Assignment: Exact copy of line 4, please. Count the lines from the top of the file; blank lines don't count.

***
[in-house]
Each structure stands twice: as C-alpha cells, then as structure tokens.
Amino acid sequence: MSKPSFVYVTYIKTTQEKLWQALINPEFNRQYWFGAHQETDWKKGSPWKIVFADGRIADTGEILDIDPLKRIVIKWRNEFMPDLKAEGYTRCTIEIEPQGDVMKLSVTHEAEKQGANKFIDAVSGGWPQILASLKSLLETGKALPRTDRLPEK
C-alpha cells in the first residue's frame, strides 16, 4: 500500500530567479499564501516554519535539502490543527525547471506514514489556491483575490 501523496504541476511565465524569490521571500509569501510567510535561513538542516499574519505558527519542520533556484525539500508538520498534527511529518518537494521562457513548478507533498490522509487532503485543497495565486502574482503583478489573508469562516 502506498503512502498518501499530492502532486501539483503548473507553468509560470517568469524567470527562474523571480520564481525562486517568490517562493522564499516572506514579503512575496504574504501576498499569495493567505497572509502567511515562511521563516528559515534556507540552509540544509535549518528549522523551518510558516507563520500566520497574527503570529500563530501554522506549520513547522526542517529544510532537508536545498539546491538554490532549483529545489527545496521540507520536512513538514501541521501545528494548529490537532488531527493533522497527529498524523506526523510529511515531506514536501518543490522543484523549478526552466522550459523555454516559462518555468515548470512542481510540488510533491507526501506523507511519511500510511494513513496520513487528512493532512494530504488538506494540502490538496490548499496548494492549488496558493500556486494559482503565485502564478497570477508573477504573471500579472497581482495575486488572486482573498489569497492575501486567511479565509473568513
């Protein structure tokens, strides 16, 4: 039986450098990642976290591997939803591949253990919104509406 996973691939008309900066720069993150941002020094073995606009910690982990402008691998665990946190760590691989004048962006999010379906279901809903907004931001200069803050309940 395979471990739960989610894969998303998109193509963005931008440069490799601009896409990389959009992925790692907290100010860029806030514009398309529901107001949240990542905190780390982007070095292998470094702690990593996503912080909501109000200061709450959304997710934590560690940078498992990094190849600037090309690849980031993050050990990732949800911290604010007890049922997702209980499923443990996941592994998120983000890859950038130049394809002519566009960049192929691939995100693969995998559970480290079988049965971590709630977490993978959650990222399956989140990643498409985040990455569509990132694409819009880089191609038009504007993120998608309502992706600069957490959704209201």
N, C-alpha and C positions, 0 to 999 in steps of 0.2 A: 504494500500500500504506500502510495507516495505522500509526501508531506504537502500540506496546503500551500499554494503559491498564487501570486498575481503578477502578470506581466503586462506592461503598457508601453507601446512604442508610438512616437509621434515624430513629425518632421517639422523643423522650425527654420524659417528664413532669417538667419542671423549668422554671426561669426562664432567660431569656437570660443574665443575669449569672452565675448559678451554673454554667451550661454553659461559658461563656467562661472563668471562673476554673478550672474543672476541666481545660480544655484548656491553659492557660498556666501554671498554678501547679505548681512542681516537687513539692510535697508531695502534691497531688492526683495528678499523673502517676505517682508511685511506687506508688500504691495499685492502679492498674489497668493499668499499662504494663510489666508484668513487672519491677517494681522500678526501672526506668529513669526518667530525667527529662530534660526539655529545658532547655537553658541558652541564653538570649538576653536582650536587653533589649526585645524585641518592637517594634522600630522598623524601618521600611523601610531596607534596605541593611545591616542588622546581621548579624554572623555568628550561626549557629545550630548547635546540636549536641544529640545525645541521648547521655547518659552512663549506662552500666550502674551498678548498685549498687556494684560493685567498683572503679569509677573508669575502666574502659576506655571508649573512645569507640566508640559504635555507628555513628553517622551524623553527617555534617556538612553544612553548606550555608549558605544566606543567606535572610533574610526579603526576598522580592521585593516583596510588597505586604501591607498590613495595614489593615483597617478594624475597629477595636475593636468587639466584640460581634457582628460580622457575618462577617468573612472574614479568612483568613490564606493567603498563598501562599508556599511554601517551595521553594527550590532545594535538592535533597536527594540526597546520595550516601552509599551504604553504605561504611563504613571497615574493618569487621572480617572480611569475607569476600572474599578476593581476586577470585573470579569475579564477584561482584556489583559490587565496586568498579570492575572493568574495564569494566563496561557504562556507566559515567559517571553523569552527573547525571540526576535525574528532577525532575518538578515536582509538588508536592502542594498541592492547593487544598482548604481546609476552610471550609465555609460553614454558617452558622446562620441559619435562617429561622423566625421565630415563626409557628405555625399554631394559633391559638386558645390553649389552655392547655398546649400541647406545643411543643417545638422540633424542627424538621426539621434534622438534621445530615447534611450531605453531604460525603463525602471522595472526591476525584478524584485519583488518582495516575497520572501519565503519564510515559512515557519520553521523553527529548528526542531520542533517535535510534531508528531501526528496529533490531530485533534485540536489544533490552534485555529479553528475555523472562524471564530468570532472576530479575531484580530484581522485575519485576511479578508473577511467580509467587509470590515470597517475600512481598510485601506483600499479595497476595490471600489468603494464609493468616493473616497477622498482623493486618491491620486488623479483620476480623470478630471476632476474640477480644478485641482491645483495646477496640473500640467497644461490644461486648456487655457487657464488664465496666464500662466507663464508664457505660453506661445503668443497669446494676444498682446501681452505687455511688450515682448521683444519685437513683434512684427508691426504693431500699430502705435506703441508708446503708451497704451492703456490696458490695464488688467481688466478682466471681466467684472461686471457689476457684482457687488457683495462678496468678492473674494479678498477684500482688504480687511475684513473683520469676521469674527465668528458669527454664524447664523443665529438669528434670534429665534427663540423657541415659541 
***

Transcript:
C-alpha cells in the first residue's frame, strides 16, 4: 500500500530567479499564501516554519535539502490543527525547471506514514489556491483575490 501523496504541476511565465524569490521571500509569501510567510535561513538542516499574519505558527519542520533556484525539500508538520498534527511529518518537494521562457513548478507533498490522509487532503485543497495565486502574482503583478489573508469562516 502506498503512502498518501499530492502532486501539483503548473507553468509560470517568469524567470527562474523571480520564481525562486517568490517562493522564499516572506514579503512575496504574504501576498499569495493567505497572509502567511515562511521563516528559515534556507540552509540544509535549518528549522523551518510558516507563520500566520497574527503570529500563530501554522506549520513547522526542517529544510532537508536545498539546491538554490532549483529545489527545496521540507520536512513538514501541521501545528494548529490537532488531527493533522497527529498524523506526523510529511515531506514536501518543490522543484523549478526552466522550459523555454516559462518555468515548470512542481510540488510533491507526501506523507511519511500510511494513513496520513487528512493532512494530504488538506494540502490538496490548499496548494492549488496558493500556486494559482503565485502564478497570477508573477504573471500579472497581482495575486488572486482573498489569497492575501486567511479565509473568513